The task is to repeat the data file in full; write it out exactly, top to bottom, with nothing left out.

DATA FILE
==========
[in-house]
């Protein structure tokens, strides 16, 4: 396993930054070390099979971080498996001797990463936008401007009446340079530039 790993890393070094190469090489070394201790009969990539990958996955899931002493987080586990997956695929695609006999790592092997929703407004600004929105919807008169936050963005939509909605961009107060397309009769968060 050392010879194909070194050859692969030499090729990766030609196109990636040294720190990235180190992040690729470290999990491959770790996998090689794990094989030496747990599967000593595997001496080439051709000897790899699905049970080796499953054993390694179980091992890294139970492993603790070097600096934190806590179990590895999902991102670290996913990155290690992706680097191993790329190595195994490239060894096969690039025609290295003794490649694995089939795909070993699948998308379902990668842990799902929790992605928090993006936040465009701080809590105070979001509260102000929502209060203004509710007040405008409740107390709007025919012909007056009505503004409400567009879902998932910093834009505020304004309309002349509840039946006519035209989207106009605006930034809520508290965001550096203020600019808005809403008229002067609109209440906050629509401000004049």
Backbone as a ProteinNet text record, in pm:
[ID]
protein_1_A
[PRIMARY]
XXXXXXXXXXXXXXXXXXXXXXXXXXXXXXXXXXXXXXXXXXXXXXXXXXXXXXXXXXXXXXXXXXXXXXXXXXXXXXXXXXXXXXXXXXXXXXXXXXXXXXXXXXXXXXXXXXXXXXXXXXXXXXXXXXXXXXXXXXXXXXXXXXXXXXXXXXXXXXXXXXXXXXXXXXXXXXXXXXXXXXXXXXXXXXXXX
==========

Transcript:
[in-house]
């Protein structure tokens, strides 16, 4: 396993930054070390099979971080498996001797990463936008401007009446340079530039 790993890393070094190469090489070394201790009969990539990958996955899931002493987080586990997956695929695609006999790592092997929703407004600004929105919807008169936050963005939509909605961009107060397309009769968060 050392010879194909070194050859692969030499090729990766030609196109990636040294720190990235180190992040690729470290999990491959770790996998090689794990094989030496747990599967000593595997001496080439051709000897790899699905049970080796499953054993390694179980091992890294139970492993603790070097600096934190806590179990590895999902991102670290996913990155290690992706680097191993790329190595195994490239060894096969690039025609290295003794490649694995089939795909070993699948998308379902990668842990799902929790992605928090993006936040465009701080809590105070979001509260102000929502209060203004509710007040405008409740107390709007025919012909007056009505503004409400567009879902998932910093834009505020304004309309002349509840039946006519035209989207106009605006930034809520508290965001550096203020600019808005809403008229002067609109209440906050629509401000004049």
Backbone as a ProteinNet text record, in pm:
[ID]
protein_1_A
[PRIMARY]
XXXXXXXXXXXXXXXXXXXXXXXXXXXXXXXXXXXXXXXXXXXXXXXXXXXXXXXXXXXXXXXXXXXXXXXXXXXXXXXXXXXXXXXXXXXXXXXXXXXXXXXXXXXXXXXXXXXXXXXXXXXXXXXXXXXXXXXXXXXXXXXXXXXXXXXXXXXXXXXXXXXXXXXXXXXXXXXXXXXXXXXXXXXXXXXXX